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US Oil Storage Capacity Filling Up, Raising Fears Of Further Price Drop

Crude oil production is still rising, even as hundreds of drilling rigs go offline.

oil barrels graphic

The country is running out of room to store all the crude oil it’s producing. A new study by the U.S. Energy Information Administration finds the nation’s storage capacity for crude oil is roughly 60 percent full. That number reflects what’s building up in tanks and underground caverns spread all over the country. The glut is raising fears of a fresh plunge in oil prices.

“Oil is very much a commodity,” says Bill Arnold, a professor of energy management at Rice University’s Jones Graduate School of Business. “When there’s more in the market than [there’s] demand for — no place to store it — then you can have a precipitous drop until the market corrects itself.”

While the number of active drilling rigs is tumbling in response to $50/barrel oil, U.S. crude production continues to grow.

“There’s almost like a game of chicken at very high stakes taking place,” Arnold says. “You may have companies that are actually producing at a loss currently in the expectation that prices will rise and with a hope that their competitors will drop out or be forced to drop out.”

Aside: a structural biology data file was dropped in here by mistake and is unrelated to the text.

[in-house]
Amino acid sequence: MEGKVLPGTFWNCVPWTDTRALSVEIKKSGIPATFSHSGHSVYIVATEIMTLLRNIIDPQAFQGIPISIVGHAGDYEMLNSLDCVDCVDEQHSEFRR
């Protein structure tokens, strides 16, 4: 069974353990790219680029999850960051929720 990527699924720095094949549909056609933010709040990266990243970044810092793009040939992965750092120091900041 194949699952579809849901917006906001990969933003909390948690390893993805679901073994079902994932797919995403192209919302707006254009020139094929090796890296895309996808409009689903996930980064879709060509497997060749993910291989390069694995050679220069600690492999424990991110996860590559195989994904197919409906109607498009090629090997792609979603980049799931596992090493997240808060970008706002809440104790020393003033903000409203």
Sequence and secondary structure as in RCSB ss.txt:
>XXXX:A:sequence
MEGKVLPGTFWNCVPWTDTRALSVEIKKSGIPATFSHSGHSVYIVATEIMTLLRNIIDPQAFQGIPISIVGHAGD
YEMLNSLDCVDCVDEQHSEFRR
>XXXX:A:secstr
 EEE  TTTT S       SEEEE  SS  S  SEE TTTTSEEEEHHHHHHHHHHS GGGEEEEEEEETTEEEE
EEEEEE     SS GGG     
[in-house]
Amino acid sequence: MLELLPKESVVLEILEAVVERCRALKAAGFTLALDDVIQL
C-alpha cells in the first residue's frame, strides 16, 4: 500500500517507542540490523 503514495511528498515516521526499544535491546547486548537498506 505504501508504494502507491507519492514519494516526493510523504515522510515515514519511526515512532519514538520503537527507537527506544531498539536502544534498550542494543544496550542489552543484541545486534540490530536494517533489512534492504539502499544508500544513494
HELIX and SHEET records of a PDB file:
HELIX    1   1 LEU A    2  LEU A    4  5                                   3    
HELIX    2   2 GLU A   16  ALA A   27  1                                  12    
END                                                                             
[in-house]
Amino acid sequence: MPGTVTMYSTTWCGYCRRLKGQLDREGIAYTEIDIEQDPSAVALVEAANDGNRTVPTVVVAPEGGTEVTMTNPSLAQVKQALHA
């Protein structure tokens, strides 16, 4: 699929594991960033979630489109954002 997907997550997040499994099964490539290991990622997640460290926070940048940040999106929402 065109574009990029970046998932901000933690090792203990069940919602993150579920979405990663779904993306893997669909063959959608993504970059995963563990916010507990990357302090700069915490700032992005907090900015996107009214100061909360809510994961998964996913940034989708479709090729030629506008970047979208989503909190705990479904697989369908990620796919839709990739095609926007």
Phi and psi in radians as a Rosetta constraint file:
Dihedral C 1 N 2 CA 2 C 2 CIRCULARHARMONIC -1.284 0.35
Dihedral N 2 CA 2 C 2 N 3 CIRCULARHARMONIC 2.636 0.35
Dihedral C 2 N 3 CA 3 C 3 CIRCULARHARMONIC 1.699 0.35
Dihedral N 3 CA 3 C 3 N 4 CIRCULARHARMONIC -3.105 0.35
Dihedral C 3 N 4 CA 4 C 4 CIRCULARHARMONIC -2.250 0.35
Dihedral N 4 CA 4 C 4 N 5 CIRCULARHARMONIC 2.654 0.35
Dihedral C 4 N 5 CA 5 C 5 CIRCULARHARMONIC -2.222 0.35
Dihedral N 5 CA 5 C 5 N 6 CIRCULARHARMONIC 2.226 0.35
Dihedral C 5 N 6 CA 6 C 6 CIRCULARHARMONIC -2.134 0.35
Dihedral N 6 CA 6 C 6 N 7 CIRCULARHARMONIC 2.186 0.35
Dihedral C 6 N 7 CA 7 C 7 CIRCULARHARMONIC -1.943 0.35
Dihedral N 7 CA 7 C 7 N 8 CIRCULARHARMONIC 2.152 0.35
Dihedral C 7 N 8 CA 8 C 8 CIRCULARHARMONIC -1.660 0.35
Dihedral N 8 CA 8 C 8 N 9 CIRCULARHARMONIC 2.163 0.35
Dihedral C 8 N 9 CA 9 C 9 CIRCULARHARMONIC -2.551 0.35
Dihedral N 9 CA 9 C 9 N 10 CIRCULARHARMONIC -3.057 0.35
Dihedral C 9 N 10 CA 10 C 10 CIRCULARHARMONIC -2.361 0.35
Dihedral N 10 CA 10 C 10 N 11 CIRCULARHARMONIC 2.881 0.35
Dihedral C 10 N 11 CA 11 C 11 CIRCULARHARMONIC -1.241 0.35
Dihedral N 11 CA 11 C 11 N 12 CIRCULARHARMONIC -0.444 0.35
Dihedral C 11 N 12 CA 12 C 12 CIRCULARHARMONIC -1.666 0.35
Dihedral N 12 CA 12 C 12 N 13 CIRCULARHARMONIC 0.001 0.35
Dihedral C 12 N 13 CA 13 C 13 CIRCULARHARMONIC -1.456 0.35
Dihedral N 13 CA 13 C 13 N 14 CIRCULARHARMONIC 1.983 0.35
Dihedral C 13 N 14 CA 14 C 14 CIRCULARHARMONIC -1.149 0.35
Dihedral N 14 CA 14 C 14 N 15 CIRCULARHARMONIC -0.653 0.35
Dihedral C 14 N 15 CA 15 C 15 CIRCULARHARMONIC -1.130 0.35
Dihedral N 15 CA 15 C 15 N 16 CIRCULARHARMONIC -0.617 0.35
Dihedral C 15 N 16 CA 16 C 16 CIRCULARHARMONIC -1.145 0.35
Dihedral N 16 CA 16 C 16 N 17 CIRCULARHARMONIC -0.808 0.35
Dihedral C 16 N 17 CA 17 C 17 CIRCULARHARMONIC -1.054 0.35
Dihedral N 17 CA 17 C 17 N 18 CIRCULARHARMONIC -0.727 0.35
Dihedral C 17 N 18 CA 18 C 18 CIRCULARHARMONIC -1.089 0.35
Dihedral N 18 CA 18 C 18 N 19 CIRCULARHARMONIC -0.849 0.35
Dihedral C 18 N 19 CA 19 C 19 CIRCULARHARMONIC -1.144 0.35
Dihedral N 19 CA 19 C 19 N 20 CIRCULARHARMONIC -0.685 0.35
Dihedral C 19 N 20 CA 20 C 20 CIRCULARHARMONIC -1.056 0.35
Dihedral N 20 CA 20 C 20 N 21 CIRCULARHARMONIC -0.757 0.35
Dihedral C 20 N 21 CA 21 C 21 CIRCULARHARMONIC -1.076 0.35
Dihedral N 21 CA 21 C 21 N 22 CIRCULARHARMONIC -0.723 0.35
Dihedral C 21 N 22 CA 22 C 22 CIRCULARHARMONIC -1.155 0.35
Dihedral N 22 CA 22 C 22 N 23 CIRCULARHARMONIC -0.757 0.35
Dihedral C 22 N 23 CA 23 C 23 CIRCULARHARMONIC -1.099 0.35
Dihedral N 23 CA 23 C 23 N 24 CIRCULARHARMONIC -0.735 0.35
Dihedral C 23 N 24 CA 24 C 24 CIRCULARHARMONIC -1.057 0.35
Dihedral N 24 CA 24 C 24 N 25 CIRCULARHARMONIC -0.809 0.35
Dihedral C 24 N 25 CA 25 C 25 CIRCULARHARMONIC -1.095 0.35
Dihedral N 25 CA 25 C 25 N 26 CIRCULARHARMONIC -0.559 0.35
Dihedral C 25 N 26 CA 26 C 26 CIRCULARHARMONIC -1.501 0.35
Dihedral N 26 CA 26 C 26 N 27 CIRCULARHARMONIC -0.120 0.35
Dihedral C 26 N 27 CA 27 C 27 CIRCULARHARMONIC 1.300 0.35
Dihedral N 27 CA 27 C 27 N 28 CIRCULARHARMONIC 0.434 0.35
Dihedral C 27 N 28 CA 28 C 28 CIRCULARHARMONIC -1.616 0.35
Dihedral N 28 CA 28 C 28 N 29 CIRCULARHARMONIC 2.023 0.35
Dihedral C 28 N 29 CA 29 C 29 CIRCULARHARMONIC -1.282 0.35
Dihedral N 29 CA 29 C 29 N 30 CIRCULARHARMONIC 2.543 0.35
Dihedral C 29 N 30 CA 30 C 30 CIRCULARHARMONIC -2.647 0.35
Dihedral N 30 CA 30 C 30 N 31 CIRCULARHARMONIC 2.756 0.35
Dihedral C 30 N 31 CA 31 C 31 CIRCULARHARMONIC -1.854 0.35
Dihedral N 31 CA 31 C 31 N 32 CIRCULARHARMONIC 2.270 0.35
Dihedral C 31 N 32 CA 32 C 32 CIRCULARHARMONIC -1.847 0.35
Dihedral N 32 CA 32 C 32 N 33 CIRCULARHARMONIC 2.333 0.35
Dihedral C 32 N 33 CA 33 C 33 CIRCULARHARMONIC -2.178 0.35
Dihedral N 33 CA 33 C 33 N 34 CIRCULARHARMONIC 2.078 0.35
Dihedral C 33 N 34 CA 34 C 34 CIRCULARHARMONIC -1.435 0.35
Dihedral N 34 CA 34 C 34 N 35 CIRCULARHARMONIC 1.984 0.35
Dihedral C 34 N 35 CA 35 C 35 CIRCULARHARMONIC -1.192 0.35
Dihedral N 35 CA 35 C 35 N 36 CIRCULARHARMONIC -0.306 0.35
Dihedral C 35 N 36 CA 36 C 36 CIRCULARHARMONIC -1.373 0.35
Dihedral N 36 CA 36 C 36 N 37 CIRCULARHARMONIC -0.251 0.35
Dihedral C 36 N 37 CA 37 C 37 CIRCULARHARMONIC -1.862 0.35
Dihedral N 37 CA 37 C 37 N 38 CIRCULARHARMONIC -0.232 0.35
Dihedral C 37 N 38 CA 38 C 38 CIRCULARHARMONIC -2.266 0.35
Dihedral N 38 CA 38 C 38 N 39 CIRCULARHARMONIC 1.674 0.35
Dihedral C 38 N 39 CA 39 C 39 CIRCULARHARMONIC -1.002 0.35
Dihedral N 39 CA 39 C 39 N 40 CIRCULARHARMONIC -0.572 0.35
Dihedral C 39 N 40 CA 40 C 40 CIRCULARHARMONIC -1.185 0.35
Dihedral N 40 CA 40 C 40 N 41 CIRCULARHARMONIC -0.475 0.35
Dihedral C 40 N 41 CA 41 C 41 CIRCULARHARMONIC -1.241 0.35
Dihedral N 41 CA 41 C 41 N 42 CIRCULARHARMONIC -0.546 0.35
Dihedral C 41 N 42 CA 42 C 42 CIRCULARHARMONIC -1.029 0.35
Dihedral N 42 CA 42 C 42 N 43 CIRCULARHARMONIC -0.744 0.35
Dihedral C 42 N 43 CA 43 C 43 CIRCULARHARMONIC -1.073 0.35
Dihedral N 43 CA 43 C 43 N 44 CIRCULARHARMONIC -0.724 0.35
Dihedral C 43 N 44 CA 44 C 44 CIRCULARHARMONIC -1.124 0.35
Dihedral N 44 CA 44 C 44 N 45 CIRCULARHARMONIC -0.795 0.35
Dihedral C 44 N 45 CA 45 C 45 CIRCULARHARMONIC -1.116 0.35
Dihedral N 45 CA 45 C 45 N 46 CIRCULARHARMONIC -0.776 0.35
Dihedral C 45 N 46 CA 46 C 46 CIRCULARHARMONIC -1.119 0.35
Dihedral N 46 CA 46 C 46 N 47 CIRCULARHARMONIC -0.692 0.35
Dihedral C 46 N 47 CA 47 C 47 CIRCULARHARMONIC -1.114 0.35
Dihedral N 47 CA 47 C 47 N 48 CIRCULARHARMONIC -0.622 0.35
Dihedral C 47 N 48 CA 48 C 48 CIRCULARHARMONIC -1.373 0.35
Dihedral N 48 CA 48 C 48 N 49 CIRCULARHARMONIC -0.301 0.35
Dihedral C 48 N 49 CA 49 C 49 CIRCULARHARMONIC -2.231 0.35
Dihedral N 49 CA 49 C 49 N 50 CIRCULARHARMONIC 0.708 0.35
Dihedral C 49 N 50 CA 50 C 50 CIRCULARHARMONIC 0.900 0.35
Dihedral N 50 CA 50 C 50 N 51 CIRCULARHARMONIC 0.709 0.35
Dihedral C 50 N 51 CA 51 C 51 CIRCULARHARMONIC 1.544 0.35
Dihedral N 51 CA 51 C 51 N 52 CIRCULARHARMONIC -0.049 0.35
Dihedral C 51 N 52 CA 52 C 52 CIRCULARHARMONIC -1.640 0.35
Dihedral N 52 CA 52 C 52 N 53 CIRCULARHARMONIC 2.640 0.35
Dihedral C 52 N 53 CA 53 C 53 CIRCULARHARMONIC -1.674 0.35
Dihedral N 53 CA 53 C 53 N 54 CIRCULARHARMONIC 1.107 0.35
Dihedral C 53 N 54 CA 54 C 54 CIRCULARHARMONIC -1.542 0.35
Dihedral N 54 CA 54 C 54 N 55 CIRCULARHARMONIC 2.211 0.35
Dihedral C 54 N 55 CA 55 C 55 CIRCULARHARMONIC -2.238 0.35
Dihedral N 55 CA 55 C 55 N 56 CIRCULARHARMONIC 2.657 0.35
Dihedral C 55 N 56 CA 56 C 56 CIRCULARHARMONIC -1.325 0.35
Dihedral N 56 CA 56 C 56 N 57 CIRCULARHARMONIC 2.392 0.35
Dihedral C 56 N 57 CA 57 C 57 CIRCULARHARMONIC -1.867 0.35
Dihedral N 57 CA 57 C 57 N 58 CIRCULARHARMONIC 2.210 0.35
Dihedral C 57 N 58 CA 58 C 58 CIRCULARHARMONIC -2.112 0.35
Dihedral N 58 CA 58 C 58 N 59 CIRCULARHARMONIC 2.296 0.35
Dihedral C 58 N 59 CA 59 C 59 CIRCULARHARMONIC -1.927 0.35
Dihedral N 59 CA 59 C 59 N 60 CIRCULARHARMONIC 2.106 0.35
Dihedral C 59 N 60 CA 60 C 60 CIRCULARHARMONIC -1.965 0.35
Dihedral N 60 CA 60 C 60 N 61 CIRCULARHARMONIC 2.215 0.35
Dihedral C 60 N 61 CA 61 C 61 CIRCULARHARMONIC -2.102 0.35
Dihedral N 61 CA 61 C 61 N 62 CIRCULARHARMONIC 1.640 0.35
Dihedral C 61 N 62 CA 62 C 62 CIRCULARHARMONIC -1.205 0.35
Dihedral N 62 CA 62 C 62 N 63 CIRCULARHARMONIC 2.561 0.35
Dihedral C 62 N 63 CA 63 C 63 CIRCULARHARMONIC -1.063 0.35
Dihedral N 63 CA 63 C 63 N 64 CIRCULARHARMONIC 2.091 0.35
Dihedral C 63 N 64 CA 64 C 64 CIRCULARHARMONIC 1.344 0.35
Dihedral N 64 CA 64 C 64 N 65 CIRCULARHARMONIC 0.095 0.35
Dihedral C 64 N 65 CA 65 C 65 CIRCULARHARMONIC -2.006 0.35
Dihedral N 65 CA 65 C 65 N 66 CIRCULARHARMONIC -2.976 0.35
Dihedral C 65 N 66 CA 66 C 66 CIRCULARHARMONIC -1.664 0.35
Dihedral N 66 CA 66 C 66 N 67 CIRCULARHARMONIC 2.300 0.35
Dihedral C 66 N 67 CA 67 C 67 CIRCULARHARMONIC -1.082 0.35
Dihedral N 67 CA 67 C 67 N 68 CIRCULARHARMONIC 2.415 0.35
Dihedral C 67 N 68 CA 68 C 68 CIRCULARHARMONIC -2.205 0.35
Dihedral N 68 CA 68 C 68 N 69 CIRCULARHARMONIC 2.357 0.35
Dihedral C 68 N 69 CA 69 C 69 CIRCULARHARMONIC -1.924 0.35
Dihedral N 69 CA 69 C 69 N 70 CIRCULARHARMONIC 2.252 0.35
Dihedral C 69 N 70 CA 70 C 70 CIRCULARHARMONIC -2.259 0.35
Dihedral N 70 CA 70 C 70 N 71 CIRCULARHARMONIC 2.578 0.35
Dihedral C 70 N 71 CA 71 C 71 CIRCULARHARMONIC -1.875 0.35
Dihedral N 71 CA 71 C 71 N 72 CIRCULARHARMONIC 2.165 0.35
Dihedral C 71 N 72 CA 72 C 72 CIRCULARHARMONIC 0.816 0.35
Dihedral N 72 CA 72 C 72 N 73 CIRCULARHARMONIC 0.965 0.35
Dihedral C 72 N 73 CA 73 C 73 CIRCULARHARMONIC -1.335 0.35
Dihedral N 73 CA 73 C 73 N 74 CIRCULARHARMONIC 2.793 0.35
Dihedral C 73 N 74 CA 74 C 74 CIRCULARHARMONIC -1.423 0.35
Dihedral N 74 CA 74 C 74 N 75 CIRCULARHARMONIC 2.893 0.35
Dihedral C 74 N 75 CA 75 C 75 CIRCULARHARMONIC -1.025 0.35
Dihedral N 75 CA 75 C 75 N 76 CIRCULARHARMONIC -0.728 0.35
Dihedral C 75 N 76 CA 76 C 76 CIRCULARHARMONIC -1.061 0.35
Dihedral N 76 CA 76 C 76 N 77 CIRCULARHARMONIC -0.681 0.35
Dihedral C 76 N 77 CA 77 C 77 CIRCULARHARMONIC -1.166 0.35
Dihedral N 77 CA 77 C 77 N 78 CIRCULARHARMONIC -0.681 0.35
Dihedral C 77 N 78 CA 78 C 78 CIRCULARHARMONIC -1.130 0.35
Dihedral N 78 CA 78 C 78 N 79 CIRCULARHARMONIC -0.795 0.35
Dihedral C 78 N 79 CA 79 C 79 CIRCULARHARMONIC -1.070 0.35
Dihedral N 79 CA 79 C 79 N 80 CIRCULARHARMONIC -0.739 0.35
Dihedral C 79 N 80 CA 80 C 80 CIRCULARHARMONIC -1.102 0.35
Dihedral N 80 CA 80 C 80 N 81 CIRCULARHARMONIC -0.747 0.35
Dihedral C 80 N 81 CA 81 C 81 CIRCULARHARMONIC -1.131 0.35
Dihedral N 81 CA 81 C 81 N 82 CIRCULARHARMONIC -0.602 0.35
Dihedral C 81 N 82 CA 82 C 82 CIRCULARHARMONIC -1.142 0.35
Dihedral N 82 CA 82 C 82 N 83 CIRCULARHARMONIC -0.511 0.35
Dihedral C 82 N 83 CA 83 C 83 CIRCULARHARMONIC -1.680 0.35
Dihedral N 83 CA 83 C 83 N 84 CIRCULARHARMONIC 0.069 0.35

If traders are convinced oil prices will decline because of a lack of storage space, Arnold says they will bet accordingly. That, in turn, would drive prices lower still.

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Andrew Schneider

Politics and Government Reporter

Andrew heads Houston Public Media’s coverage of national, state, and local elections. He also reports on major policy issues before the Texas Legislature and county and city governments across Greater Houston. Before taking up his current post, Andrew spent five years as Houston Public Media’s business reporter, covering the oil...

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